Wednesday, May 21, 2008
Half way through the yoga class Susanna talks us through the Padma Mudra. We kneel, palms facing the floor, wrist against wrist, fingers hanging downwards.
“The roots of the lotus flower”, says Susanna, “reaching deep into the mud.” We press our wrists together.
We reverse the position, drawing the hands through. The fingers point heavenwards, thumbs and little fingers of both hands touching, the remaining fingers forming a flower shape. Susanna guides us into a short meditation on the lotus in full bloom.
The silence and the simple grace of the mudra are powerful.
The class continues. Cobra. Camel. Resting Locust. Spinal twist. Corpse posture. The breathwork the string holding the beads together. Time to go home. My right shoulder still twinges but for the first time in many days I am calm and my body is temporarily at peace. This calls for celebration: long-stemmed yellow lilies and a taxi instead of the bus.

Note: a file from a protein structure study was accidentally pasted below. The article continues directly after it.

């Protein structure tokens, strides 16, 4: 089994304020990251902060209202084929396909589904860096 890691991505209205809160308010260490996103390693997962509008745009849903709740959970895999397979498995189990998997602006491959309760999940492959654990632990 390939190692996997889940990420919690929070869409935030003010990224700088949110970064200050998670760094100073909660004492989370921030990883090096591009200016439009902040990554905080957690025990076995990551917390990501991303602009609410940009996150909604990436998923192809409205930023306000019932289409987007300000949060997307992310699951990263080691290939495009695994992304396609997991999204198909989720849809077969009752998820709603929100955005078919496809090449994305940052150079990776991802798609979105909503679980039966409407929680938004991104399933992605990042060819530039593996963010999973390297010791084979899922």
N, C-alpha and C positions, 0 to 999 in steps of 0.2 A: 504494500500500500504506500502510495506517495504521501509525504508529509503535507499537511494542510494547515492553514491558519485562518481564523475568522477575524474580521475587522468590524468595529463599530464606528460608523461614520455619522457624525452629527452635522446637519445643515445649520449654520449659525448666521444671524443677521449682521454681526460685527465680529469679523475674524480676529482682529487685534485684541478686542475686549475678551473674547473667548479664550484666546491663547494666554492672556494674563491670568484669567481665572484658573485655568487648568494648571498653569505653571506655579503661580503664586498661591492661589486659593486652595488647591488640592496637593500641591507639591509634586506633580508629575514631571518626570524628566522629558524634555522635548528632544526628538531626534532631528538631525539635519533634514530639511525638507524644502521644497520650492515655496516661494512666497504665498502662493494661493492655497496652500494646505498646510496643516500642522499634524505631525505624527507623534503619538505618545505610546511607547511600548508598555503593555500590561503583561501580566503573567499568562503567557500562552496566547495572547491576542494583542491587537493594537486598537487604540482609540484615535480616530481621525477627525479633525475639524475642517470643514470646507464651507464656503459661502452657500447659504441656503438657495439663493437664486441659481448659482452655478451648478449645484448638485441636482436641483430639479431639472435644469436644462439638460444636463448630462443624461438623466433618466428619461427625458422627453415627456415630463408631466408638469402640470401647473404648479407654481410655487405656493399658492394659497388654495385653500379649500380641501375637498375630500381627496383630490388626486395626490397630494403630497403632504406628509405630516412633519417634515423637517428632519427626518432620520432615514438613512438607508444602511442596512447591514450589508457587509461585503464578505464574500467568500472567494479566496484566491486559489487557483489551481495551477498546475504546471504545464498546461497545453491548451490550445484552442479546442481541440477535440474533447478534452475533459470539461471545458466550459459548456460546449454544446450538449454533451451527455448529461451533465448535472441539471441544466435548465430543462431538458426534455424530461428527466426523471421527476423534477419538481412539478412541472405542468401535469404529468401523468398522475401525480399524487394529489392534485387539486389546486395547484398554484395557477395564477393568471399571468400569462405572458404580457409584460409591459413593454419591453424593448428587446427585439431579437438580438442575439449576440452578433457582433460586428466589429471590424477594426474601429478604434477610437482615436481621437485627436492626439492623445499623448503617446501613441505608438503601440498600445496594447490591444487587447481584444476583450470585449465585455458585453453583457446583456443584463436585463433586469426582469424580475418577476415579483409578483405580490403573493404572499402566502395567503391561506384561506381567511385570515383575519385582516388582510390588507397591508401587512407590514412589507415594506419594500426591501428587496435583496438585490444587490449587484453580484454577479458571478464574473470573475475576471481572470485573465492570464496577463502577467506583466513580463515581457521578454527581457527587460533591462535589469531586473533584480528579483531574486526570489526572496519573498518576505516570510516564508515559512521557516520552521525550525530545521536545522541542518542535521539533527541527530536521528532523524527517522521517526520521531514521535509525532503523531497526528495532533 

The young woman driver is dark and wiry and has an accent.
“Are you Polish?”, I ask.
“No” she replies, “Brazilian.”
She tells her story. A failed marriage to a Brit whom she had met in Brazil. Three years ago they parted but by now she has a young son.She decides to stay in England: this is the only country that her boy has ever known. She works in a supermarket then decides she needs more flexibility, so goes into the taxi business.The last time she saw her family in South America was seven years ago.
At a red traffic light she spots an English friend. Leaning forward over the steering wheel she waves animatedly.
"When I was a child in Brazil I never imagined my life would be like this", she says without self pity. A simple statement of fact. She didn't sound unhappy. Not at all.